RRS Discovery in Antarctica
|Owner:||Dundee Heritage Trust since 1985|
|Builder:||Dundee Shipbuilders Company, Dundee|
|Launched:||21 March 1901|
|Fate:||Museum ship in Dundee, Scotland|
|Class and type:||Wooden Barque; 1 funnel, 3 masts|
|Tonnage:||736 grt |
|Length:||172 ft (52 m)|
|Beam:||33 ft (10 m)|
|Propulsion:||Coal fired steam engine and sail|
|Crew:||11 Officers; 36 Men|
|Notes:||Range: Limited by water and provisions|
The RRS Discovery was the last wooden three-masted ship to be built in Britain. Designed for Antarctic research, she was launched in 1901. Her first mission was the British National Antarctic Expedition, carrying Robert Falcon Scott and Ernest Shackleton on their first, successful journey to the Antarctic, known as the Discovery Expedition. She is now the centrepiece of visitor attraction in her home, Dundee.
On 16 March 1900, construction on the Discovery began in Dundee, Scotland, by the Dundee Shipbuilders Company. She was launched into the Firth of Tay on 21 March 1901 by Lady Markham, the wife of Sir Clements Markham who was President of the Royal Geographical Society.
Discovery had coal-fired auxiliary steam engines, but had to rely primarily on sail because the coal bunkers did not have sufficient capacity to take the ship on long voyages. She was rigged as a barque. According to Shackleton, the ship was a bad sailer, and carried too much sail aft and not enough forward; while Scott worried that the design of the ship's hull was unsuitable for work in pack ice. The ship had a massively built wooden hull designed to withstand being frozen into the ice. The propeller and rudder could be hoisted out of the way to prevent ice damage. Iron shod bows were severely raked so that when ramming the ice they would ride up over the margin and crush the ice with deadweight. The Discovery rolled badly in the open sea where the flat shallow hull, built with no protuberances to work well in ice, provided minimal stability in heavy seas.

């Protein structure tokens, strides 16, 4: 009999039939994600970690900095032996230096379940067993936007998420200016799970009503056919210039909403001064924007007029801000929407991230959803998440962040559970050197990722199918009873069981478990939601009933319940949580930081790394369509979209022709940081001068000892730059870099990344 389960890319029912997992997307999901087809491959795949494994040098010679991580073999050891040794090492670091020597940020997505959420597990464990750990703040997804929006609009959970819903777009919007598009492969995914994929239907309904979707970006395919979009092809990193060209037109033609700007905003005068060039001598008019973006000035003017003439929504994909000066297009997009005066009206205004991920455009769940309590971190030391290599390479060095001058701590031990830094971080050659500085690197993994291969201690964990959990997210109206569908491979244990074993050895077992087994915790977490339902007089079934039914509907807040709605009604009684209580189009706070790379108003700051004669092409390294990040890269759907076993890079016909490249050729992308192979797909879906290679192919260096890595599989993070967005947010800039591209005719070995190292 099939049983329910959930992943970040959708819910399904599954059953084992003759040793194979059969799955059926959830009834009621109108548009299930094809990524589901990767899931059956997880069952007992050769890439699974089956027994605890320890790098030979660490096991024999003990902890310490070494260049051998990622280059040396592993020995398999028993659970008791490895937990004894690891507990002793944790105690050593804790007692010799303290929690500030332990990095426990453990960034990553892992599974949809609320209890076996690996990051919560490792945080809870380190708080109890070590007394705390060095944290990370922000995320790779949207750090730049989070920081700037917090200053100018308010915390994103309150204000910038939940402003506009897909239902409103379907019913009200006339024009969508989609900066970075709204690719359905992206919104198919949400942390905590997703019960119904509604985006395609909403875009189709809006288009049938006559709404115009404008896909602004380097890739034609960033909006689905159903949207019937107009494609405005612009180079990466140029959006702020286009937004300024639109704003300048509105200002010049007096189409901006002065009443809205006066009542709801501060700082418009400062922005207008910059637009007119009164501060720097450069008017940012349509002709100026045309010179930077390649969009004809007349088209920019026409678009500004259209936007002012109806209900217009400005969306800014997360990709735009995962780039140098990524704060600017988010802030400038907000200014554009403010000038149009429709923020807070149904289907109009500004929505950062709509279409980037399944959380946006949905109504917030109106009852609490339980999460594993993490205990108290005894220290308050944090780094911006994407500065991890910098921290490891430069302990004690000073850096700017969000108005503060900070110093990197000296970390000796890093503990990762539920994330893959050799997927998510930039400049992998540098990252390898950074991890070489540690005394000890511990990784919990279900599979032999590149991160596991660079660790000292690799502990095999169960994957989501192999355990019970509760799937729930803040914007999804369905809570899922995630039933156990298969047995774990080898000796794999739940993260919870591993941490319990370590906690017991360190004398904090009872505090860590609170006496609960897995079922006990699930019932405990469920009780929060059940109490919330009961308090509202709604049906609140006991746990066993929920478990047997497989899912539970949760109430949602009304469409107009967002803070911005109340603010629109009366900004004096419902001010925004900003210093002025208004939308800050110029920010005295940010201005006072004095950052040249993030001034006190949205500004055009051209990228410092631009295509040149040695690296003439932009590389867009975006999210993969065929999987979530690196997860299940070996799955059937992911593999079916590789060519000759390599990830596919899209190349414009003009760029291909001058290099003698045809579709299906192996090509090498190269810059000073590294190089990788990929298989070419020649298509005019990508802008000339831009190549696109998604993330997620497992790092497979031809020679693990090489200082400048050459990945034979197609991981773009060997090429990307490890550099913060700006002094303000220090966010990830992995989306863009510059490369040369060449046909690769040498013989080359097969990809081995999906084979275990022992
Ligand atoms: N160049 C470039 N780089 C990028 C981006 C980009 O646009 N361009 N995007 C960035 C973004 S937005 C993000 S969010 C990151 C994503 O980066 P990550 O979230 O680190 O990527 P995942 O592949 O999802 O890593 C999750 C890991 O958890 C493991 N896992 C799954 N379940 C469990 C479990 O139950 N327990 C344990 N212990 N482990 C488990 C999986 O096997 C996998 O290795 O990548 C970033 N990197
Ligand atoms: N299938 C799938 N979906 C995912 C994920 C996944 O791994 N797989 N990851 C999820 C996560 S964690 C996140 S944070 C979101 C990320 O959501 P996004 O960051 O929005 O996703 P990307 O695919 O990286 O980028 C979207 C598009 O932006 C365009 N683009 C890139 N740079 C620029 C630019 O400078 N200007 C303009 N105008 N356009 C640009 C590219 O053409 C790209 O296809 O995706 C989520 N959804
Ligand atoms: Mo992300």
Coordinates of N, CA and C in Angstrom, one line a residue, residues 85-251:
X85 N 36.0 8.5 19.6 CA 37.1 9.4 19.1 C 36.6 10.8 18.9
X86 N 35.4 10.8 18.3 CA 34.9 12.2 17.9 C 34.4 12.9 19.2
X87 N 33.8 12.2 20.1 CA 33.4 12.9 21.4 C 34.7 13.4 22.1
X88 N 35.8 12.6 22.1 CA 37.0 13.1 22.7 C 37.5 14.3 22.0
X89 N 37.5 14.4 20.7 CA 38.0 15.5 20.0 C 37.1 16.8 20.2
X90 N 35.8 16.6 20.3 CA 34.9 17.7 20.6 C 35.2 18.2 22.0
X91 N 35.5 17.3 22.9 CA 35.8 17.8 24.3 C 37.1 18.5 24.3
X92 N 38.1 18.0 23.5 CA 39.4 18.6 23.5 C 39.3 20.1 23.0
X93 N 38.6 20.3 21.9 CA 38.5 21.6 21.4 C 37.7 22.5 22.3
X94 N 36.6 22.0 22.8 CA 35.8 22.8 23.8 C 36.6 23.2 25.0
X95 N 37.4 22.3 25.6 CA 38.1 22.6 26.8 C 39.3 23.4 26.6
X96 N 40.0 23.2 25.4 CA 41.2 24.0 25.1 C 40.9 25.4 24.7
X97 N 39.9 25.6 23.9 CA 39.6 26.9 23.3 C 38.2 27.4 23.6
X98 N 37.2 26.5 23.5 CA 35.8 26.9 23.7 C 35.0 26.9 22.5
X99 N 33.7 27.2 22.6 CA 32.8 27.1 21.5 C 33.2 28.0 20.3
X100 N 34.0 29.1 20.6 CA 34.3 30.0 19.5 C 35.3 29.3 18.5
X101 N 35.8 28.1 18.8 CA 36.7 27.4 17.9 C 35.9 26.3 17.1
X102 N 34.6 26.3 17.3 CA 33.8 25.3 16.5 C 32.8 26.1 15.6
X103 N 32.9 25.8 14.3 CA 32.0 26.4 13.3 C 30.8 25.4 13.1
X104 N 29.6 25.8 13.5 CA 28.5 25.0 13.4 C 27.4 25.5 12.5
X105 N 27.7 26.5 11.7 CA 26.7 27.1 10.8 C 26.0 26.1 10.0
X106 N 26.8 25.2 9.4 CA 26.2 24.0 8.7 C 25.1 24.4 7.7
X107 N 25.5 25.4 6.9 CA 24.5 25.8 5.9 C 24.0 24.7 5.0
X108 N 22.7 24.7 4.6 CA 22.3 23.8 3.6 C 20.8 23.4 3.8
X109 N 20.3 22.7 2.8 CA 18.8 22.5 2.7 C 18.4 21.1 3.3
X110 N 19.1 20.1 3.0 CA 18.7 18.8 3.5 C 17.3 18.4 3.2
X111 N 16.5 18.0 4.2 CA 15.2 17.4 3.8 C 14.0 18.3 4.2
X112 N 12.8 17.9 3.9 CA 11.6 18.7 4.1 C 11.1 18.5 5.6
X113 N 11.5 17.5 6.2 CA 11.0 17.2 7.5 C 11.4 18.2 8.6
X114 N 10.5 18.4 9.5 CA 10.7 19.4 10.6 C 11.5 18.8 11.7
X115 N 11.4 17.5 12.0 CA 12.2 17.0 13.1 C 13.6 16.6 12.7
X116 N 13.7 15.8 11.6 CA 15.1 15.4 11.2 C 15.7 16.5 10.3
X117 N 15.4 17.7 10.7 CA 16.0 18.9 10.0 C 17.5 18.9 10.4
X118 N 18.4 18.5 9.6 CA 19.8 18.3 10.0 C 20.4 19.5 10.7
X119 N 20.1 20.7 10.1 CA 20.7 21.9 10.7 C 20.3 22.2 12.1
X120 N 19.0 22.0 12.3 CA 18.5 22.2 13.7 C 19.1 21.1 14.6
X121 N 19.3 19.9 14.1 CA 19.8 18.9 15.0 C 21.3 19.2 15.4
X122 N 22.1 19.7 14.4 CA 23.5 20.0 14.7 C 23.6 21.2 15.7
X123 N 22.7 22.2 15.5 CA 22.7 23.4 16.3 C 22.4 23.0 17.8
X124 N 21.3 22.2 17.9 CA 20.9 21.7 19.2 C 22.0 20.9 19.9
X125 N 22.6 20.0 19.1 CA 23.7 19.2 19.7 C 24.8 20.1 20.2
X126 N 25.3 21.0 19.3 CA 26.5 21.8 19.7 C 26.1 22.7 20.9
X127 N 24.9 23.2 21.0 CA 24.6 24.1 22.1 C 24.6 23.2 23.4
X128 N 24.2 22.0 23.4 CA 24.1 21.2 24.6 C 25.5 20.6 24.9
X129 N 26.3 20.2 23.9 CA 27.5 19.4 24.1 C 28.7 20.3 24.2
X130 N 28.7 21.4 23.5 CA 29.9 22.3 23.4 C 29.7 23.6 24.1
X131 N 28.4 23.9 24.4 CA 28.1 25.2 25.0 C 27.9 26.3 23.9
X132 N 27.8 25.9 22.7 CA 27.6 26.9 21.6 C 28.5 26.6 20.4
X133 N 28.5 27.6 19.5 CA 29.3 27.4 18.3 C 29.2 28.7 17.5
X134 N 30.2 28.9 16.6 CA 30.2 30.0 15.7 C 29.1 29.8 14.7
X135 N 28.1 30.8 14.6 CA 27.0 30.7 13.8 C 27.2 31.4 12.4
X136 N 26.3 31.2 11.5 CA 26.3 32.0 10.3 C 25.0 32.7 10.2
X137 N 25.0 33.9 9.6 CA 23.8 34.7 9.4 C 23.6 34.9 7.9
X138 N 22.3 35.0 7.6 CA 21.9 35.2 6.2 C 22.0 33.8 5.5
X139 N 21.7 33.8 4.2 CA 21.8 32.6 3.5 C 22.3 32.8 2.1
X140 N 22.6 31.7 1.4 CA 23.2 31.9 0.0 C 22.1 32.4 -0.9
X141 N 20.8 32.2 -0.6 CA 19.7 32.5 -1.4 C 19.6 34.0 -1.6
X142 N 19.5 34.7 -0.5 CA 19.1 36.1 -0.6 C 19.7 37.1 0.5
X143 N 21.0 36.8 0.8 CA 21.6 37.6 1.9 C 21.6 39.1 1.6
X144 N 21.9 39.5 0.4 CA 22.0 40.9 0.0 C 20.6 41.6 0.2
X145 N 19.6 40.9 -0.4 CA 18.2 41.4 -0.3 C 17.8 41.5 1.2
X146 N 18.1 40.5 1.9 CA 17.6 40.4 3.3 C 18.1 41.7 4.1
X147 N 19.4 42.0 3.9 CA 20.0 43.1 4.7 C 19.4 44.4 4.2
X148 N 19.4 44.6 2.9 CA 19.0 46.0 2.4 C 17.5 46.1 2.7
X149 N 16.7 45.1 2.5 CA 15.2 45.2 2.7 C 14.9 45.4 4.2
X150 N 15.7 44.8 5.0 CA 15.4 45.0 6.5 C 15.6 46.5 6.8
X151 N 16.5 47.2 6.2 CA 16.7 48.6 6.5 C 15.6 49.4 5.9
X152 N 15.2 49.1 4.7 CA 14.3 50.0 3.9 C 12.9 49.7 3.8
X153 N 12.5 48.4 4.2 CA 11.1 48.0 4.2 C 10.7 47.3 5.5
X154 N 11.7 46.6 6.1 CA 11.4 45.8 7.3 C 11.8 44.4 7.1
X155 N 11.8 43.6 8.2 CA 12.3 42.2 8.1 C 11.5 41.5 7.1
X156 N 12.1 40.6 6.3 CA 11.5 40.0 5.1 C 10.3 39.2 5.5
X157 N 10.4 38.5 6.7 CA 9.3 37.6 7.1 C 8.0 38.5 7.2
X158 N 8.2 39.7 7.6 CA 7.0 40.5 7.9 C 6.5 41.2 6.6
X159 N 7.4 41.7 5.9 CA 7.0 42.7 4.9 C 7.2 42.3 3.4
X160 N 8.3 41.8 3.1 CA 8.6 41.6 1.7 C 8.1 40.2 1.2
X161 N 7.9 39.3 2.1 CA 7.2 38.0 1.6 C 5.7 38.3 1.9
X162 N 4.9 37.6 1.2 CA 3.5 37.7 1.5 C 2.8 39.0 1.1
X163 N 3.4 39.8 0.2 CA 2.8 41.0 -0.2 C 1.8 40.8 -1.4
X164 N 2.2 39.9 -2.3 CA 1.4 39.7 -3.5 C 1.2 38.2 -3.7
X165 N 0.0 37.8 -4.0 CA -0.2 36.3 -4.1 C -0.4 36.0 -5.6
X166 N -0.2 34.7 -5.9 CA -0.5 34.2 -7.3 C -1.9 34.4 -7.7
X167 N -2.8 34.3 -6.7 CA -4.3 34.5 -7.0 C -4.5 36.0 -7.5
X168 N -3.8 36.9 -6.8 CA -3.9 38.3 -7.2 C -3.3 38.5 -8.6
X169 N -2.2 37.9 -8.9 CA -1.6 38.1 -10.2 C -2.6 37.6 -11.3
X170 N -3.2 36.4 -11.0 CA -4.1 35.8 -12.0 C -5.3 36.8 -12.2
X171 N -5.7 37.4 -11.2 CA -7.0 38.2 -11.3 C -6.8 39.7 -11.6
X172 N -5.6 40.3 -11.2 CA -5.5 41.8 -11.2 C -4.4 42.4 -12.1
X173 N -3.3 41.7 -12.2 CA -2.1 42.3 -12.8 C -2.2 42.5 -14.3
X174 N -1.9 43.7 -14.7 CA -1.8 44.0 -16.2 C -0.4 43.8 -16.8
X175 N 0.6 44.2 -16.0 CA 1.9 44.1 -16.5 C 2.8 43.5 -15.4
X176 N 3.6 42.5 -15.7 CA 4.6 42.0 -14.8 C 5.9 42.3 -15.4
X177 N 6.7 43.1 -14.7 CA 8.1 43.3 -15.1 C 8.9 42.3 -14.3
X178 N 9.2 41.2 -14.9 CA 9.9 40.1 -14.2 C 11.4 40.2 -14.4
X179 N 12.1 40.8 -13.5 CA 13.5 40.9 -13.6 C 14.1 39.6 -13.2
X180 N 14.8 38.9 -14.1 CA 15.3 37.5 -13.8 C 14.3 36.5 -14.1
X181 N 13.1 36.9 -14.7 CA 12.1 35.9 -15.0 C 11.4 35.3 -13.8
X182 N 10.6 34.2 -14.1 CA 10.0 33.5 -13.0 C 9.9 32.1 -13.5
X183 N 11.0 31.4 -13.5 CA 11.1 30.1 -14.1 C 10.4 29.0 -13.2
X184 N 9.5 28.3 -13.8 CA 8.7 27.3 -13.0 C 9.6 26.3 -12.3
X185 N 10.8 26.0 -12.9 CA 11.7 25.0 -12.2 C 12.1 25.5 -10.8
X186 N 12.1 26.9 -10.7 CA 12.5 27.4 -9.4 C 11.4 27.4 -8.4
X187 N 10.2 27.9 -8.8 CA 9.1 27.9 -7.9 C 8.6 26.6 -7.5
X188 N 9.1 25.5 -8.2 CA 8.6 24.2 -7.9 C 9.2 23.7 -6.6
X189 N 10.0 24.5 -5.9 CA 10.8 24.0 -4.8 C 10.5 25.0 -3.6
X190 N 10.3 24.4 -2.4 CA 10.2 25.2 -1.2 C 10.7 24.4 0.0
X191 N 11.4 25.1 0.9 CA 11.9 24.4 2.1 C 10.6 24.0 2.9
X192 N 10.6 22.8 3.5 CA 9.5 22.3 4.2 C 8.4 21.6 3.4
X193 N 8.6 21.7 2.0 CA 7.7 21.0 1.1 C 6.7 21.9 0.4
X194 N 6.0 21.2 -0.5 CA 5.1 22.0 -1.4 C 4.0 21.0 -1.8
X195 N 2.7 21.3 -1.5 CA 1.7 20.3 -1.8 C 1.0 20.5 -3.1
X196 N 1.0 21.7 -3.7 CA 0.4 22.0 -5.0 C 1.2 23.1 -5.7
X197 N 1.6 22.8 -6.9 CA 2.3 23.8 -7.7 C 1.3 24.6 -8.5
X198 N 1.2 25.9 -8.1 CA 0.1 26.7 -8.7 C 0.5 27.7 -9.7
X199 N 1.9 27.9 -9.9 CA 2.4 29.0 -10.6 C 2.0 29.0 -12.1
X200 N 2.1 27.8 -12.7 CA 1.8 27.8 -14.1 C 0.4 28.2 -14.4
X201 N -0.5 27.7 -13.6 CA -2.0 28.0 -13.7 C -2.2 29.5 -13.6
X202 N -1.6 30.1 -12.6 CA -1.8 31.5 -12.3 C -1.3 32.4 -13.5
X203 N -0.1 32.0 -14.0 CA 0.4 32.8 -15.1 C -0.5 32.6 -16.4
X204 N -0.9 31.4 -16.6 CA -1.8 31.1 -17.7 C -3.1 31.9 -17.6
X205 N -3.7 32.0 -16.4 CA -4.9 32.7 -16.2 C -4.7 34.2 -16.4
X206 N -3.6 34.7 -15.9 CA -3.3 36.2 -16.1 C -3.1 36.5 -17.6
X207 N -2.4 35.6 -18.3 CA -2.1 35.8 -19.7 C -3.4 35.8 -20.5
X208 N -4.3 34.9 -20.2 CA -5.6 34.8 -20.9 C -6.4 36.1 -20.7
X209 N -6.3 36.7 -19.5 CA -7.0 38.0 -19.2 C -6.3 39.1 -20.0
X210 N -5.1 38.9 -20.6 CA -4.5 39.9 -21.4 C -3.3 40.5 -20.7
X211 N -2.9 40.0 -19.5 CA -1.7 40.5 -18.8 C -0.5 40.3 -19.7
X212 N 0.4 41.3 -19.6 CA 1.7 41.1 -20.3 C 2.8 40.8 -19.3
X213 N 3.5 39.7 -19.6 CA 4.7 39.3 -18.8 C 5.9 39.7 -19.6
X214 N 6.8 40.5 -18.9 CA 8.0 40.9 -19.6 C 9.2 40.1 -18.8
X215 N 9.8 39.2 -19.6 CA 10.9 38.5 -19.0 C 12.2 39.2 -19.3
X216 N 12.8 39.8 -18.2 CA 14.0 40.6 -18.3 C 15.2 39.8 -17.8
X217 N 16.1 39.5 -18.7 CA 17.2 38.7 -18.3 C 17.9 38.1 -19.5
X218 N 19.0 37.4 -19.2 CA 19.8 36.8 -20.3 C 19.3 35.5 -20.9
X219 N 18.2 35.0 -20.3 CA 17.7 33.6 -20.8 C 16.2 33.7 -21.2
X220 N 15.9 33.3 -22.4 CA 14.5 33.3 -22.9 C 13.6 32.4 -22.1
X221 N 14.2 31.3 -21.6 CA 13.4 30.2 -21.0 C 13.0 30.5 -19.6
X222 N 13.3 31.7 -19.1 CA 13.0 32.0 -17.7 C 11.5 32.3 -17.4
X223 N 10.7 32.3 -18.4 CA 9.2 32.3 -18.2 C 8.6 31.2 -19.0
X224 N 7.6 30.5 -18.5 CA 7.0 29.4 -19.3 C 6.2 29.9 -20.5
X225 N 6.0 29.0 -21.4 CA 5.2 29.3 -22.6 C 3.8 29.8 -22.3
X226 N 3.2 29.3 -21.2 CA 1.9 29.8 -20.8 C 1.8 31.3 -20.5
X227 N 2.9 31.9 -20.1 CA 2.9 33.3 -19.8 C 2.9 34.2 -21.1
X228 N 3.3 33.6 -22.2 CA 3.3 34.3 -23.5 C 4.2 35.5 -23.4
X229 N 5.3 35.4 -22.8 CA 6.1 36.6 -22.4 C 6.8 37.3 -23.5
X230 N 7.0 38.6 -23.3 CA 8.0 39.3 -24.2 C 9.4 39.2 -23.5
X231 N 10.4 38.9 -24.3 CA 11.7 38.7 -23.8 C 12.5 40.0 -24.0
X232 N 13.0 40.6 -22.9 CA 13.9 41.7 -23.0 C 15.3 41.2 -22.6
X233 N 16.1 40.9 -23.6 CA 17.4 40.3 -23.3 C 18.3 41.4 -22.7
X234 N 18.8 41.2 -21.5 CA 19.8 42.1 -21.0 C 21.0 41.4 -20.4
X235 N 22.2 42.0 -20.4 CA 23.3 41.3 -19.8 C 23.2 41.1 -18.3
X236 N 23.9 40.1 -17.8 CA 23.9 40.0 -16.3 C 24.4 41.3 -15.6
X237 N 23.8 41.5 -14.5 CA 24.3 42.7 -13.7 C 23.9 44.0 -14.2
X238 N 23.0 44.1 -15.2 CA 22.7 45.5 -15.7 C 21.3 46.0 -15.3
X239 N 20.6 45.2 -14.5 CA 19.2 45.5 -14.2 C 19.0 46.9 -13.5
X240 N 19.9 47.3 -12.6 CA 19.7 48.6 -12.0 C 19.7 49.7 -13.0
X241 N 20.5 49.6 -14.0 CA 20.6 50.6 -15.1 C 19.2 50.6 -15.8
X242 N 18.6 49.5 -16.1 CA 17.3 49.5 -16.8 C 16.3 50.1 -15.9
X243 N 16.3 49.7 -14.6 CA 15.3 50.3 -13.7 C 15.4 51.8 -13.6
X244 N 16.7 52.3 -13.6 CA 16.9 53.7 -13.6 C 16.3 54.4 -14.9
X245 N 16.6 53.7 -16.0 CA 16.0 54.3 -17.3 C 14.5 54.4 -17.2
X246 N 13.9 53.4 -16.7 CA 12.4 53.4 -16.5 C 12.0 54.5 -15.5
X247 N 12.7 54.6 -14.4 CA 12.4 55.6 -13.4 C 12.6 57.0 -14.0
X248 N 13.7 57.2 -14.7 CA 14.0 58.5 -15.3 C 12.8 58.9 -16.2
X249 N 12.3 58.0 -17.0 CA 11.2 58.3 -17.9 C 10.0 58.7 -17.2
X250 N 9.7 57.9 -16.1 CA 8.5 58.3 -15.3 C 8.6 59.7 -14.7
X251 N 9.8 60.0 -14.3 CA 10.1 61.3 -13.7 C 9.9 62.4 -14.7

British National Antarctic Expedition
Five months after setting sail on 6 August 1901 from the Isle of Wight, she sighted the Antarctic coastline on 8 January 1902. During the first month Scott began charting the coastline. Then, in preparation for the winter, he weighed anchor in McMurdo Sound. Unfortunately, this was where the ship would remain, locked in ice, for the next two years; the expedition had expected to spend the winter there and to move on in the spring. Despite this, the Expedition was able to determine that Antarctica was indeed a continent, and they were able to relocate the Southern Magnetic Pole. Scott, Shackleton and Edward Wilson also achieved a Furthest South of 82 degrees 18 minutes. The ship was eventually freed on 16 February 1904 by the use of controlled explosives which allowed the ice to be moved away by butting and shunting, thus assisting in the break up of the ice. RRS Discovery finally sailed for home, arriving back at Spithead on 10 September 1904.
The British National Antarctic Expedition was acclaimed upon its return but was also in serious financial trouble, and so in 1905, Discovery was sold to the Hudson's Bay Company, who used her as a cargo vessel between London and Hudson Bay, Canada until the First World War, when she began carrying munitions to Russia. In 1916, she was loaned to the British Government to rescue Shackleton's party marooned on Elephant Island, but they were rescued before she arrived. In 1917, she carried supplies to the White Russians during the Russian Civil War. At the end of the hostilities Discovery was chartered by various companies for work in the Atlantic, but outdated and outclassed by more modern merchant vessels she was soon laid up, spending the early 1920s as the headquarters of the 16th Stepney Sea Scouts.
In 1923 her fortunes were revived when the Crown Agents for the Colonies purchased her for further research work in the Antarctic. Re-registered to Stanley in the Falklands and designated as a Royal Research Ship, Discovery underwent a £114,000 refit before sailing in October 1925 for the South Seas to chart the migration patterns of whale stocks as part of the Discovery Investigations. Her research role continued when the British Government lent her to BANZARE, the British Australian and New Zealand Antarctic Research Expedition. She served in this duty from 1929 until 1931.